THE NORTON COMMANDO – IT'S THE BIKE OF THE WEEK!
FOR A MOTORCYCLE WHOSE INITIAL RUN WAS ONLY TEN YEARS, THE NORTON COMMANDO CERTAINLY MANAGED TO COMMAND A PLACE IN THE HEARTS OF MOTORCYCLISTS.
The Commando was a British bike which entered the scene in 1967 and its first run remained in production until 1977. Made by Norton-Villiers it started off with a 750cc displacement engine which graduated to 850cc in 1973. The engine was based on an an old design, an OHV pre-unit parallel twin with a hemi-type head, common in Norton motorcycles since their debut in the 1920s, which makes its huge success even more surprising.
It was, from the beginning, an effortlessly popular motorcycle, garnering much acclaim and 'Machine of the Year' from Motor Cycle News for five years in a row from '68. All in a way, unlikely, due to the fact that it originated really with Bert Hopwood's 1940s Norton Model 7 twin which gradually morphed through many incarnations like The Manxman, Dominator and Atlas until the Commando was born.
State Of The Art
The Commando differed from its predecessors with a new state of the art frame designed by Stefan Bauer with his Rolls Royce pedigree. He worked on the design with the Norton engineer Bernard Hooper and they bolted the engine, gearbox and swing arm assembly together isolating them from the frame with rubber mountings. The engine was forward tilted in the frame as well which changed the weight distribution and moved the centre of gravity forward, also giving the bike a new stylish look.
The new design eliminated a lot of the vibration which had been present in previous models and was named the isolastic anti-vibration system and gave the Commando a superior edge over its predecessors.
The Norton Commando Mk1 appeared in 1967 but despite its promise the new frame design had not been perfected and the frame had to be changed and a new improved frame design introduced in 1969.
Other design problems haunted the Commando – the clutch couldn't handle the engine torque, the side stand kept breaking off and the centre stand dragged and could break, the engine shook excessively. These factors lead to a lot of associated problems and the Commando underwent a continuous programme of changes and improvements.
The manufacture of the Commando was a complicated process, with different parts being made in Wolverhampton, Manchester and Plumstead and shipped to the assembly line in Andover.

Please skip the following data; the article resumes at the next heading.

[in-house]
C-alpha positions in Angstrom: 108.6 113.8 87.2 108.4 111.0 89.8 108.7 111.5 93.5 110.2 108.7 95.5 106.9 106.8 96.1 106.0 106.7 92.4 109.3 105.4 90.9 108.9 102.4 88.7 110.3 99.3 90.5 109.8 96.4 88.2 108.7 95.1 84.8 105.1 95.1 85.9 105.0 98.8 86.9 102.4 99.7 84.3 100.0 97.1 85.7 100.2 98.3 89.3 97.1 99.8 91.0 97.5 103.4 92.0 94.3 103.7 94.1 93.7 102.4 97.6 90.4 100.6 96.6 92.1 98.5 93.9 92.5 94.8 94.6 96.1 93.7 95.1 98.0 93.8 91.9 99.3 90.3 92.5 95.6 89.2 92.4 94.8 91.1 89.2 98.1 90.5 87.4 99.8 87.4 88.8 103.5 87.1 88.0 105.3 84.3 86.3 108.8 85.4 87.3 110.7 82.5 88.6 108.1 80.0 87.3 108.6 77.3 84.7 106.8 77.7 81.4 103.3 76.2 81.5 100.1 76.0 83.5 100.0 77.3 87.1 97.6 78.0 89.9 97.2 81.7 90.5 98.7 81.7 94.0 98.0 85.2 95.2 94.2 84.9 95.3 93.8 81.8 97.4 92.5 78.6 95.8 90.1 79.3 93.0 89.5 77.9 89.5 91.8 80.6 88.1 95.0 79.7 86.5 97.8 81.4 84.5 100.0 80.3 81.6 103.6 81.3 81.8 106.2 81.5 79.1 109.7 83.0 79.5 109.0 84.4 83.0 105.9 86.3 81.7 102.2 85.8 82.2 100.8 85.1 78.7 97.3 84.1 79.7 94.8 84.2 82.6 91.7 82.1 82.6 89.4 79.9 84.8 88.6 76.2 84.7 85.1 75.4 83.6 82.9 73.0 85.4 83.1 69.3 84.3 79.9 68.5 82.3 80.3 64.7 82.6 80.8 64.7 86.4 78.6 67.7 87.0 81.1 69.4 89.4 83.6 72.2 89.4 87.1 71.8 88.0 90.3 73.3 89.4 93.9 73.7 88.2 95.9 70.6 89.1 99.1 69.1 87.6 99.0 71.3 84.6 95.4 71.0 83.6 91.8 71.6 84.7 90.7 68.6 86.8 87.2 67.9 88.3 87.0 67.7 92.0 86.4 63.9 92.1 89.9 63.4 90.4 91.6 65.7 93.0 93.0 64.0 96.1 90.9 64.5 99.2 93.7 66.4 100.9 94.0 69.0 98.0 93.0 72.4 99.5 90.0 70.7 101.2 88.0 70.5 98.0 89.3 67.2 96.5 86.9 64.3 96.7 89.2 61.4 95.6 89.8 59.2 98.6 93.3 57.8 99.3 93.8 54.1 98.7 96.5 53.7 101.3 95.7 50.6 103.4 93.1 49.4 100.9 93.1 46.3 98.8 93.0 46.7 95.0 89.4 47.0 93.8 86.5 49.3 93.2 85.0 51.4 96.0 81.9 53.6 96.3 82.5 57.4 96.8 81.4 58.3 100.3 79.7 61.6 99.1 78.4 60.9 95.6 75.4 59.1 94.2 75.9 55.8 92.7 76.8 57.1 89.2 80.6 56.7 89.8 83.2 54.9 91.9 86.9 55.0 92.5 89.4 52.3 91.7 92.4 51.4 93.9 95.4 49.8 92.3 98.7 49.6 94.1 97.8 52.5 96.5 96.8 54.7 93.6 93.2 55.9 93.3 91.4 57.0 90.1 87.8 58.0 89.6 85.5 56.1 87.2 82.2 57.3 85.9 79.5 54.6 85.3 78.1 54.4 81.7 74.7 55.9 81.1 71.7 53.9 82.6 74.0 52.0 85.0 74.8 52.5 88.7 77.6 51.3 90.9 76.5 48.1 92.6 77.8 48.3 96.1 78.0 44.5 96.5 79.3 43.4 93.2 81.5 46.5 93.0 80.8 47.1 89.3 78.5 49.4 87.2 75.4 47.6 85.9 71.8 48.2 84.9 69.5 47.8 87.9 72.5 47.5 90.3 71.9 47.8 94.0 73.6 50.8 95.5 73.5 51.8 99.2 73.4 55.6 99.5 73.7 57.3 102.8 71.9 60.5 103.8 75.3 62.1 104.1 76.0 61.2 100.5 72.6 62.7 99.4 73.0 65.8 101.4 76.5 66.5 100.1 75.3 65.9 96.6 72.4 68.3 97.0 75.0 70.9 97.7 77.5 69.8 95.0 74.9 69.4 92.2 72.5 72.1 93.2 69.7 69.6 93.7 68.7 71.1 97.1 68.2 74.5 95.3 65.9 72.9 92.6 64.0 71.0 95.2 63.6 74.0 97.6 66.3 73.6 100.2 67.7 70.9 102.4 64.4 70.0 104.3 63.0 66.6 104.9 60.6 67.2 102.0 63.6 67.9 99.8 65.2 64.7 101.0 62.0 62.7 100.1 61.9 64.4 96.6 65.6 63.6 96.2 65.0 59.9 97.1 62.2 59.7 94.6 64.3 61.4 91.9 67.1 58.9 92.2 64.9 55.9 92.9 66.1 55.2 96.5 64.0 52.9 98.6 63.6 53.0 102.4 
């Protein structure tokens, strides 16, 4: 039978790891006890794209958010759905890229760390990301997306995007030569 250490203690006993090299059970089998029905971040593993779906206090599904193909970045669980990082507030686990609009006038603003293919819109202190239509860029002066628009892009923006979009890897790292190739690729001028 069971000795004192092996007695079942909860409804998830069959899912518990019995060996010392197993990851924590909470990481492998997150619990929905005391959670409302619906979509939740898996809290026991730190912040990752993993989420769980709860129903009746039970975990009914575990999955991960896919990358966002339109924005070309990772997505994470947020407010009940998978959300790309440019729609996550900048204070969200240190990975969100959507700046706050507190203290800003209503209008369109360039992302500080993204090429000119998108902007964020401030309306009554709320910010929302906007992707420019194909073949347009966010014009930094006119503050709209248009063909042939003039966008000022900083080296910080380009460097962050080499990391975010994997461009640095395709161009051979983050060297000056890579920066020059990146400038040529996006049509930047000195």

The Commando went through many incarnations, for example one model was commissioned by the police, designed by Triumph's Neale Shilton, it was produced to police specifications and called the ''Interpol' It was fitted with all the accoutrements which your average motorcycle bobby might need such as: panniers, top box, radio mountings and police lights and this specialist motorcycle sold well to police forces worldwide.
Many adaptations and many models followed: the Fastback, the S Type, the Roadster, the Interstate and the Hi Rider, to name but a few.
However Norton was beset with gremlins and quality control problems led to the company getting bad coverage in the press and a bad reputation. At the same time BSA Triumph were also in trouble and the UK Government offered a financial rescue package as long as the company merged with Norton Villiers. All the companies concerned went with this offer and Norton Villiers Triumph was the result.
So looking back, Norton has had a somewhat chequered history, but produced very much loved motorcycles throughout and inspired loyalty amongst many. Its reincarnation under Stuart Garner has now foundered on the rocks of nefarious financial dealings. But all is not lost, Norton has risen from the ashes of this latest disaster, snapped up for a mere £16 million by Indian manufacturer TVS Motor. It will be interesting to see what they make of it and if they change its fortunes and restore this much loved marque to its former glory - but without the glitches!
We wish them the best of luck.
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